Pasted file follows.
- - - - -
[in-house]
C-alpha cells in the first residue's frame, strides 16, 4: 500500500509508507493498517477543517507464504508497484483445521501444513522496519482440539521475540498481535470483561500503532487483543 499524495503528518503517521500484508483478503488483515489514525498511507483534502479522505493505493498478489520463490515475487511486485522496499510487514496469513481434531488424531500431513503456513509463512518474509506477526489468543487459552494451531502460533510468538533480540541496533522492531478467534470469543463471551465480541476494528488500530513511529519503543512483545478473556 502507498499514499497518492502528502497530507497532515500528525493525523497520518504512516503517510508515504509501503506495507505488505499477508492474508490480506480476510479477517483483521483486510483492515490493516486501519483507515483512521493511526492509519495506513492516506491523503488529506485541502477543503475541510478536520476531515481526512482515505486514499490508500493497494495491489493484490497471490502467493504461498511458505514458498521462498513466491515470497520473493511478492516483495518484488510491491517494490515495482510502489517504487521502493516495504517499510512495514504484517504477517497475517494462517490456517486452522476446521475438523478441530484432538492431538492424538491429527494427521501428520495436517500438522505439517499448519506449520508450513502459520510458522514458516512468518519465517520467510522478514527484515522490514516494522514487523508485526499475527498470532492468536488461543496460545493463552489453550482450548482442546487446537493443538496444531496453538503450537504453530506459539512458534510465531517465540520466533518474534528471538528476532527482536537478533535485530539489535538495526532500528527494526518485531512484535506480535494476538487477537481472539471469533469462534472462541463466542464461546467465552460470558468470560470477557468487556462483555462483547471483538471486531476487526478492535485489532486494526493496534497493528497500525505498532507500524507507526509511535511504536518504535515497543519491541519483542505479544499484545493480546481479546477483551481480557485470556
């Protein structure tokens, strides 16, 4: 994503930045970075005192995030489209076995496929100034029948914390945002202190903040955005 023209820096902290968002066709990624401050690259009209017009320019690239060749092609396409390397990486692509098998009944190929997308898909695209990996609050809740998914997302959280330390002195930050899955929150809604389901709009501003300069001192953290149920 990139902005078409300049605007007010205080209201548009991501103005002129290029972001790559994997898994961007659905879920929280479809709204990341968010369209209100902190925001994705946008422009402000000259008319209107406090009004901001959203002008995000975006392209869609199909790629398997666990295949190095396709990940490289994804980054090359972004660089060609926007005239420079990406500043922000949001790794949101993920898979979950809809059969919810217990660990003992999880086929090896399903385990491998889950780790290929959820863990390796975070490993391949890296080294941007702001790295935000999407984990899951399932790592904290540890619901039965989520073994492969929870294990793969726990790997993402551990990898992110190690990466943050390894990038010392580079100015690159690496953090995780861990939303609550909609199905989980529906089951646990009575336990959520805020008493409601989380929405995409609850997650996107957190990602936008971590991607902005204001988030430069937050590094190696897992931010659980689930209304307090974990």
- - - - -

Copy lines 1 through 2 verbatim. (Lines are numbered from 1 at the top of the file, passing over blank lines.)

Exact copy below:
[in-house]
C-alpha cells in the first residue's frame, strides 16, 4: 500500500509508507493498517477543517507464504508497484483445521501444513522496519482440539521475540498481535470483561500503532487483543 499524495503528518503517521500484508483478503488483515489514525498511507483534502479522505493505493498478489520463490515475487511486485522496499510487514496469513481434531488424531500431513503456513509463512518474509506477526489468543487459552494451531502460533510468538533480540541496533522492531478467534470469543463471551465480541476494528488500530513511529519503543512483545478473556 502507498499514499497518492502528502497530507497532515500528525493525523497520518504512516503517510508515504509501503506495507505488505499477508492474508490480506480476510479477517483483521483486510483492515490493516486501519483507515483512521493511526492509519495506513492516506491523503488529506485541502477543503475541510478536520476531515481526512482515505486514499490508500493497494495491489493484490497471490502467493504461498511458505514458498521462498513466491515470497520473493511478492516483495518484488510491491517494490515495482510502489517504487521502493516495504517499510512495514504484517504477517497475517494462517490456517486452522476446521475438523478441530484432538492431538492424538491429527494427521501428520495436517500438522505439517499448519506449520508450513502459520510458522514458516512468518519465517520467510522478514527484515522490514516494522514487523508485526499475527498470532492468536488461543496460545493463552489453550482450548482442546487446537493443538496444531496453538503450537504453530506459539512458534510465531517465540520466533518474534528471538528476532527482536537478533535485530539489535538495526532500528527494526518485531512484535506480535494476538487477537481472539471469533469462534472462541463466542464461546467465552460470558468470560470477557468487556462483555462483547471483538471486531476487526478492535485489532486494526493496534497493528497500525505498532507500524507507526509511535511504536518504535515497543519491541519483542505479544499484545493480546481479546477483551481480557485470556